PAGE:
And now…we interrupt our regular post-building for an important public service announcement:
As Hawaii trudges through the COVID-19 pandemic, PBS Hawaiʻi is reaching into our vast video archive to share pearls of wisdom about living with and getting past adversity. This campaign features brief but potent manaʻo online, on social media and on-air between regular programming.
The non-profit, statewide television station, with support from the Kamehameha Schools, are building what they are calling “a community resilience program.” They are calling the program, “What’s It Going to Take: Aloha&grit,” and it is a beaut.
Apparently, the crew at PBS Hawai’i raided their film archives to find tidbits of wisdom that they’ve made into very short videos that are all uplifting and food for thought. It is a lovely effort.
Since the station has been around since the 1960’s, that is one big film archive!
Click on the button and you’ll be taken to the Aloha&Grit newsletter.
In their first online newsletter, they included words of wisdom from four mana wāhine, women of great presence, who are among the most beloved of our modern Hawaiian cultural heroes.
The first was a lovely bit from Auntie Nona Beamer, the late kumu hula, exemplary educator, song composer and musician, who talks about gratitude and the beauty of life.
Auntie Nona is an icon. From her youngest days she was an advocate and champion for authentic and ancient Hawaiian culture. It was she who coined the word, “Hawaiiana,” for the study of all things Hawaiian.
For me, it was lovely to see her again and remember her always-shining beautiful spirit.
The second video was of Puanani Burgess, poet and community mediator, and her thoughts on the importance of behaving like ‘ohana, family, during times of adversity and crisis. She says that in this time of crisis we are called upon by our ancestors to “behave as family.”
Burgess was the editor and a contributor for one of my favorite books, FROM THEN TO NOW: A Manual For Doing Things Hawaiian Style,” which was originally written and produced in 1987 as part of the ‘Ōpelu Project, a community development grant.
The lady is many-faceted. At one time she was a committed protestor and resister in the Hawaiian Sovereignty movement. She is a Zen Buddhist priest, and a poet as well as a community mediator from Waianae, Oahu.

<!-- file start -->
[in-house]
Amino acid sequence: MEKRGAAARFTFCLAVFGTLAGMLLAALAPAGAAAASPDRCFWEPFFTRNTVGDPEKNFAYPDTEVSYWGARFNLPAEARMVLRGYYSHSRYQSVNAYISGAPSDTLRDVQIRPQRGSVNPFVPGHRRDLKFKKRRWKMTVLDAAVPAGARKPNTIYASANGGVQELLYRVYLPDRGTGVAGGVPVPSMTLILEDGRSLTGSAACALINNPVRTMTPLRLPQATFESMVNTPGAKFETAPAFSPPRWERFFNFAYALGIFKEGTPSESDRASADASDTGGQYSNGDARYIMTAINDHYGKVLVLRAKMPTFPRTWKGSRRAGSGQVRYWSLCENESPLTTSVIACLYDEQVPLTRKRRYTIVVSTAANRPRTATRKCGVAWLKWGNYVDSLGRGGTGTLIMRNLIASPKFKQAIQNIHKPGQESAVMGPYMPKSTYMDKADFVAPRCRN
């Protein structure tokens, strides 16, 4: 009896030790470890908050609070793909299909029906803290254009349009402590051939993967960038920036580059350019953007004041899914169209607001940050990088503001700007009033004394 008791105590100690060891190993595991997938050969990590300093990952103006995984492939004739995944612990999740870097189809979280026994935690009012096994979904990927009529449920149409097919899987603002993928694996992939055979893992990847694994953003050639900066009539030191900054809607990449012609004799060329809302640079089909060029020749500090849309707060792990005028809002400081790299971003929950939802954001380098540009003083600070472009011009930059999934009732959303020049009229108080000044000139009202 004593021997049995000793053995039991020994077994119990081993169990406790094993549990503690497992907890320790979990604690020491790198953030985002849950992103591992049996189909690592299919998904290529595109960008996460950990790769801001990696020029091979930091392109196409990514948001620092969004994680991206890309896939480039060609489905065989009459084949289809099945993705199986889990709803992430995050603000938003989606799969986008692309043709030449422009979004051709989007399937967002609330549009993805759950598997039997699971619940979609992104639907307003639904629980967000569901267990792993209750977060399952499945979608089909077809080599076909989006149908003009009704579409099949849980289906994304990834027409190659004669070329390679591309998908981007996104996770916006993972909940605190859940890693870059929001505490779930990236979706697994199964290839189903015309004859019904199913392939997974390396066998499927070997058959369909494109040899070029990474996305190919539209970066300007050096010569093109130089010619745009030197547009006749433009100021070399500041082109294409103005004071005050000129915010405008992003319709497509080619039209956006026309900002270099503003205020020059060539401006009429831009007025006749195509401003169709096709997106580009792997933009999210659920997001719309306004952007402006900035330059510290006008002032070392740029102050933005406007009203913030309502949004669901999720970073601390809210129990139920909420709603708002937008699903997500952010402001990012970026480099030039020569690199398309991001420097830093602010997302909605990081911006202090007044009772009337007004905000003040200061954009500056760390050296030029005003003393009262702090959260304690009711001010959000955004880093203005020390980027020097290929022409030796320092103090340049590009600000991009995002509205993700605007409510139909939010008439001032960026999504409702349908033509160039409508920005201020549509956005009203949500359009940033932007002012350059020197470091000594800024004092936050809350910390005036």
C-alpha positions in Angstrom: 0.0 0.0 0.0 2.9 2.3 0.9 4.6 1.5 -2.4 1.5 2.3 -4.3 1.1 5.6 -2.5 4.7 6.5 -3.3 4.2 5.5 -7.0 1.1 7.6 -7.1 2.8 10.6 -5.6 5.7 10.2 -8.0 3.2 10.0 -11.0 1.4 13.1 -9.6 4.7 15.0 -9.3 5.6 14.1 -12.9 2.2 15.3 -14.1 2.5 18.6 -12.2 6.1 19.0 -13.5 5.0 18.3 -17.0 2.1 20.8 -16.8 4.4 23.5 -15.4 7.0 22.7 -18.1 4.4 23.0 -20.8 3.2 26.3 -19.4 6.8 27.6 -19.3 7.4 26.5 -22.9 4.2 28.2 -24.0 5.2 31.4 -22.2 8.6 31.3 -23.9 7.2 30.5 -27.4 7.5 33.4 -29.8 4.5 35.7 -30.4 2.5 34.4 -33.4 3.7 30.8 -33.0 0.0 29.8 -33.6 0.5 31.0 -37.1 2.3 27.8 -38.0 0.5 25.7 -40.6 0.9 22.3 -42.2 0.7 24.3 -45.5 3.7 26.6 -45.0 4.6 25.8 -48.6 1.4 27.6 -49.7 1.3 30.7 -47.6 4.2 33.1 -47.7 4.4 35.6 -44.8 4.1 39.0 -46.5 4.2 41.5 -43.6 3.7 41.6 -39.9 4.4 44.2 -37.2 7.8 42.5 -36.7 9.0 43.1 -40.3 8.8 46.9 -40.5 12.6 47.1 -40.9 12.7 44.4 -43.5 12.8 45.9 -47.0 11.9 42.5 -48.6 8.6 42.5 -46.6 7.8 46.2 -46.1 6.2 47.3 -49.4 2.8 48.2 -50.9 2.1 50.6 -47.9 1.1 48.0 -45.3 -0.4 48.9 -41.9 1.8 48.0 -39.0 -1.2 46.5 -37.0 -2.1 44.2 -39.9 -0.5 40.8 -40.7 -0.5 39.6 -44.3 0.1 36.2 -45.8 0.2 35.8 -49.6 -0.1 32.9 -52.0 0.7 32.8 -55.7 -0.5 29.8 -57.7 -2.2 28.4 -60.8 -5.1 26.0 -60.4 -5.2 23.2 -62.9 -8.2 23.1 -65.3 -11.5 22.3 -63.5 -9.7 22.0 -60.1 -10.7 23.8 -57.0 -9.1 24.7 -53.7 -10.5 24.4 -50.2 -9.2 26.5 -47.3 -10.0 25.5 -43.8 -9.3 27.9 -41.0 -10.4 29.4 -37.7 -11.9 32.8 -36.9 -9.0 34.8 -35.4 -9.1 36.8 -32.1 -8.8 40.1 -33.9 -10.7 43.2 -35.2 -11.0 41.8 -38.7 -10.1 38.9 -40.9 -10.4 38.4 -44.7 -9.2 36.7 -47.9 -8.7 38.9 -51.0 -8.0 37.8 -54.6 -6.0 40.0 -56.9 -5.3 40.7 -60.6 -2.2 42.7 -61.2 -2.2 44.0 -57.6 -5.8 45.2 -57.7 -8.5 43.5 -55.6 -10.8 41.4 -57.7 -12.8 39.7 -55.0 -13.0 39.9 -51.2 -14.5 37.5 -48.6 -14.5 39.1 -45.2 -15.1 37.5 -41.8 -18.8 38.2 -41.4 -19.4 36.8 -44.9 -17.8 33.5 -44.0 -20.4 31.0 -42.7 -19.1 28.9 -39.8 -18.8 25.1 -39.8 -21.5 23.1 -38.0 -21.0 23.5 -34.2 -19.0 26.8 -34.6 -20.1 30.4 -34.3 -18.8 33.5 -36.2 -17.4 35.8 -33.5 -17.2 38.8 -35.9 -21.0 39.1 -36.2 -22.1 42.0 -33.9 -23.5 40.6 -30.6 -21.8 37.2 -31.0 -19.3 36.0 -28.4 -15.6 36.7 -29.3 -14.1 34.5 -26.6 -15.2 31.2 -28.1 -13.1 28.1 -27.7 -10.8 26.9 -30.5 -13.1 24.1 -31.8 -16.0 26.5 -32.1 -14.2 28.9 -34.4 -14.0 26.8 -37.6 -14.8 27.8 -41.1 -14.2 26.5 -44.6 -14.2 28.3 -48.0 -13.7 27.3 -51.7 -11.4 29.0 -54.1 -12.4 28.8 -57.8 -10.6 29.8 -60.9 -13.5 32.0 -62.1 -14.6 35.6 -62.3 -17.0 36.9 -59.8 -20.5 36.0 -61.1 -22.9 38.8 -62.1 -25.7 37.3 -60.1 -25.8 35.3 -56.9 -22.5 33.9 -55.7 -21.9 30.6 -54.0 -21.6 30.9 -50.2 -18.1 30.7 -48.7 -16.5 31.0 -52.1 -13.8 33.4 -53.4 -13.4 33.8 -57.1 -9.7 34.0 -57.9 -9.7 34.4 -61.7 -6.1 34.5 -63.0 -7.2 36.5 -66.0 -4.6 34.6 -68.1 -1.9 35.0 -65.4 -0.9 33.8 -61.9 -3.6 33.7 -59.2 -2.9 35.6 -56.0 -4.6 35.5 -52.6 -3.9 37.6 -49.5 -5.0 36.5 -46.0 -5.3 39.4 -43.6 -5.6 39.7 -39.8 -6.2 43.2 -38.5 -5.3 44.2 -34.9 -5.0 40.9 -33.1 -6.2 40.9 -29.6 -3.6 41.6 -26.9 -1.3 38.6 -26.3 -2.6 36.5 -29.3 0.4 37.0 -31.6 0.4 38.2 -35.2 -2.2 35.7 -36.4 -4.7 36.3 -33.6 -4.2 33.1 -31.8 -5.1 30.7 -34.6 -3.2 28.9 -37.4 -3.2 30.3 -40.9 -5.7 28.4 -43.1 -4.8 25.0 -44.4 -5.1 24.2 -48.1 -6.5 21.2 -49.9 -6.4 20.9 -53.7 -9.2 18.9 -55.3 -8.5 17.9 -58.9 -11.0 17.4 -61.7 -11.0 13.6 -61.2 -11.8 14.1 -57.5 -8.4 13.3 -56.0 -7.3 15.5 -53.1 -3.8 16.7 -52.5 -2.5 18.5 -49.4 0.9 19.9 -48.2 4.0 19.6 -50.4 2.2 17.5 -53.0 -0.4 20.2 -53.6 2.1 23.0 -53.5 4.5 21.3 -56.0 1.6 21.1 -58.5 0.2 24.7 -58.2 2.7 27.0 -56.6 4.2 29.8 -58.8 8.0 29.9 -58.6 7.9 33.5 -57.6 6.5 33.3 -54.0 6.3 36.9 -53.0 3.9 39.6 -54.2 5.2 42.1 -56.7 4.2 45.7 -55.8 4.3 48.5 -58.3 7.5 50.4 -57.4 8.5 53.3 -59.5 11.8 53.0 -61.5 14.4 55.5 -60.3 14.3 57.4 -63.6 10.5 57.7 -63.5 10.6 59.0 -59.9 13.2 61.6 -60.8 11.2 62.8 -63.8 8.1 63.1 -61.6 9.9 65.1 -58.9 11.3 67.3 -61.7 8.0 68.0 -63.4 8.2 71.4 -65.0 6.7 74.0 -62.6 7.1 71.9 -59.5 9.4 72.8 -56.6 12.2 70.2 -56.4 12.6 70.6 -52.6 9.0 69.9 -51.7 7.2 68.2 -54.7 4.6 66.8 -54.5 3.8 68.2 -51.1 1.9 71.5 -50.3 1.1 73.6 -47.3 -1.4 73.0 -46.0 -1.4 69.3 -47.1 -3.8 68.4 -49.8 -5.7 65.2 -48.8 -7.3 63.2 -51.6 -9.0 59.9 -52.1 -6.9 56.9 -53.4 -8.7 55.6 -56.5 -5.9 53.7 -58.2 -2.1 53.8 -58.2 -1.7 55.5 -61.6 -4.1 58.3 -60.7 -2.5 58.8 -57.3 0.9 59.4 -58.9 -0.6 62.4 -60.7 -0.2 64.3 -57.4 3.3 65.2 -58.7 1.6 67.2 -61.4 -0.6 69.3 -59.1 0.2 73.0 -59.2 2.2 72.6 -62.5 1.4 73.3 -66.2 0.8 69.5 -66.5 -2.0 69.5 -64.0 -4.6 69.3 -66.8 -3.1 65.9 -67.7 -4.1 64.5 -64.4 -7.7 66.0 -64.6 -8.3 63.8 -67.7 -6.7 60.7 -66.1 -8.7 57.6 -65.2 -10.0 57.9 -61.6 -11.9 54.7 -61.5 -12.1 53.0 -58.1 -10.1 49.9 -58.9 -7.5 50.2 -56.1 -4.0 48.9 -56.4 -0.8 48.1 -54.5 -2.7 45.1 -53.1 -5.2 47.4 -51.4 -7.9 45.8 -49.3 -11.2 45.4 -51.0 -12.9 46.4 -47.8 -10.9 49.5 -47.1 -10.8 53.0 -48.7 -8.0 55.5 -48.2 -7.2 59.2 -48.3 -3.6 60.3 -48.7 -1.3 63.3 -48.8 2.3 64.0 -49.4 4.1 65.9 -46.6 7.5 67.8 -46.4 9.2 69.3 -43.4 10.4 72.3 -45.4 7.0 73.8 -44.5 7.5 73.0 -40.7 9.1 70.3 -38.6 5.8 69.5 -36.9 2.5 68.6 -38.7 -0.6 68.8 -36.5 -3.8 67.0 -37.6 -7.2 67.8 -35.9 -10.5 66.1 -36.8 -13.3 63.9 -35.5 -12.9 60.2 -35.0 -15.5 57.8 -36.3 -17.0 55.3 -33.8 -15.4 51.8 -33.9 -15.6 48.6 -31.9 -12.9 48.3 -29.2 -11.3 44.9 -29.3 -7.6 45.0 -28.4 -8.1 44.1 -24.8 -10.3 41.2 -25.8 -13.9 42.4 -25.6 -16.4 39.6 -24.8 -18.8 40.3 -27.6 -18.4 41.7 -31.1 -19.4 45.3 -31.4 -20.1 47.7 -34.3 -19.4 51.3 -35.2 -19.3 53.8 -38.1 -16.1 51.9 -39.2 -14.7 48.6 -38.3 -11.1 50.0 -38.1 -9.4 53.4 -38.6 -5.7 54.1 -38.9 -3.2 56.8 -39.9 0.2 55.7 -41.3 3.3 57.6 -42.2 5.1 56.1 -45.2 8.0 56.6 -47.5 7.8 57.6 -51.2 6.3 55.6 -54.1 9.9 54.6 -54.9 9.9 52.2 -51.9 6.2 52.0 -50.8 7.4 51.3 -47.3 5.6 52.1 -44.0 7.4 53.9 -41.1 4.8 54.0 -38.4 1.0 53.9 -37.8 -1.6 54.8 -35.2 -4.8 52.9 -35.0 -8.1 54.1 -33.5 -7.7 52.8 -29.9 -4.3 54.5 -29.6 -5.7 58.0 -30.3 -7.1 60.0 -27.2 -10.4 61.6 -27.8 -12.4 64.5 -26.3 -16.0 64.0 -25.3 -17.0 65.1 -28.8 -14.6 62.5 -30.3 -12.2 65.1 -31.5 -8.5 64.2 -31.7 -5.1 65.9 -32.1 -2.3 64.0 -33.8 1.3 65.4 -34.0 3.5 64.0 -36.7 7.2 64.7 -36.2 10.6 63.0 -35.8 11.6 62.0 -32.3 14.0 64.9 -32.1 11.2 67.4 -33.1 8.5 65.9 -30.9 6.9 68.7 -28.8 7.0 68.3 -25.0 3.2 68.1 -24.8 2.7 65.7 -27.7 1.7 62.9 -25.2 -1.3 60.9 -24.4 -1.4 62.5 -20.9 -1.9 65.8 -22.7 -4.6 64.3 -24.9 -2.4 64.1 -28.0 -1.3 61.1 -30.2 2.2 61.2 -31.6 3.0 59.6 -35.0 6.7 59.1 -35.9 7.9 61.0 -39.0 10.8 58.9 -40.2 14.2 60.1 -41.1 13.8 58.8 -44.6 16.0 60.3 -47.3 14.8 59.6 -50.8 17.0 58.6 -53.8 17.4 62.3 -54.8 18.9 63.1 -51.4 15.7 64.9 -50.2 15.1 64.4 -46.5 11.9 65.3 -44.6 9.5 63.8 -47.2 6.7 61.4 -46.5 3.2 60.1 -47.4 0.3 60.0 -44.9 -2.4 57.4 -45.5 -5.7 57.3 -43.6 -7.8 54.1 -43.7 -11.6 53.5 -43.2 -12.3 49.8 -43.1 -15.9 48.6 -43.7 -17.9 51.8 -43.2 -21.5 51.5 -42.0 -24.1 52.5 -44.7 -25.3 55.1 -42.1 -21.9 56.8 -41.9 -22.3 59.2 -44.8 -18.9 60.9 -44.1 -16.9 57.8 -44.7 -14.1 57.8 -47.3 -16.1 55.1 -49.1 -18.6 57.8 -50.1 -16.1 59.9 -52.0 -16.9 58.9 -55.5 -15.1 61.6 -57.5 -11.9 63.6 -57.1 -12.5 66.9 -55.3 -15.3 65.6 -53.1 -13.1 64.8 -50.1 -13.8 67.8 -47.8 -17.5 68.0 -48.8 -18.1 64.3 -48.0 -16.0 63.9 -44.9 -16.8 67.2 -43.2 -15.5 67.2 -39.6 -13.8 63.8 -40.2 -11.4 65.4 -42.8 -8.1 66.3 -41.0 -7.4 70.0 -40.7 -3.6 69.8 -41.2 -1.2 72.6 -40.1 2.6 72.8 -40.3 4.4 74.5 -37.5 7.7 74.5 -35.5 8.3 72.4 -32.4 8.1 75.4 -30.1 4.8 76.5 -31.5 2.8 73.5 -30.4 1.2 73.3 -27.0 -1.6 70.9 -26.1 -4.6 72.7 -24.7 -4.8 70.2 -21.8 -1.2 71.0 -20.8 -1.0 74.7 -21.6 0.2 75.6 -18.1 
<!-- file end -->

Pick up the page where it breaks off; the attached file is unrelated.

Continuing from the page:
I love the description of her work with “Building the Beloved Community”, a community-building and conflict transformation process that she uses in her work as a mediator. The process, it says here, is “based on bringing people face to face for ceremony, storytelling and healing circles of trust and respect.”
Chee wow! Way, way cool!
In her Aloha&grit segment, native Hawaiian scholar and teacher Maenette Ah Nee-Benham explains the Hawaiian expansion of the definition of the concept of “family” beyond clannishness to include everyone sharing the same basic humanistic ideals. It is an inclusive vision.
She says that “…’ohana does not always mean we are of the same blood” but that “we can agree on a set of principles and a mission for the work that we’re doing.”
Ah Nee-Benham currently serves as the chancellor for the University of Hawaii – West Oahu. She has been doing that since 2017.
The last of the featured speakers in this episode is slack key guitarist Ku’uipo Kumukahi, “The Sweetheart of Hawaiian Music,” who is noted for her soothing nahenahe style of singing.
Kumukahi talks about how we Littles were taught to “help others when you can” by the Bigs in our lives.
She tells us what her mother said: “If you can help, you help. If you can give, you give. And when you do something you put a lot of love into what you do. And when you give, you give freely; you don’t expect anything back.”
It is a good, most pleasing reminder.
The first episode of this new PBS Hawaii series is a winner, I am thinking, and the series is one worth following.
MORE THAN JUST A TV SHOW
PBS Hawai’i is the only locally owned, statewide television station in Hawai’i which is also the sole Hawaii member of the Public Broadcasting service and the only licensed educational broadcaster in the state.
A nonprofit educational organization, it is supported by donations from their audience – individuals, families, businesses and charitable foundations. The federal government kicks in about fifteen percent of the operating budget through the nonprofit Corporation for Public Broadcasting.
Their mission is marvelous: “We advance learning and discovery through storytelling that profoundly touches lives.”
What I especially like is the listing of the values that the group espouses.
- PONO – rightness and balance
- ‘IMI NA’AUAO – knowledge and wisdom
- ALOHA KEKAHI I KEKAHI – respecting the dignity of others
- KŪLIA I KA NU’U – strive for excellence
- LŌKAHI – collaboration and unity
- MĀLAMA – protect and care for
The values are similar to my own.
Here’s a poem.
These women from
With old stories
Bringing with them
The breath of old dreams.
Bringing with them
Of long-standing love.
Reminders of where
Memories of me
I am grateful
By Netta Kanoho
Header photo credit: “Maui sunset” by Ālvaro Reguly via Flickr [CC BY 2.0]
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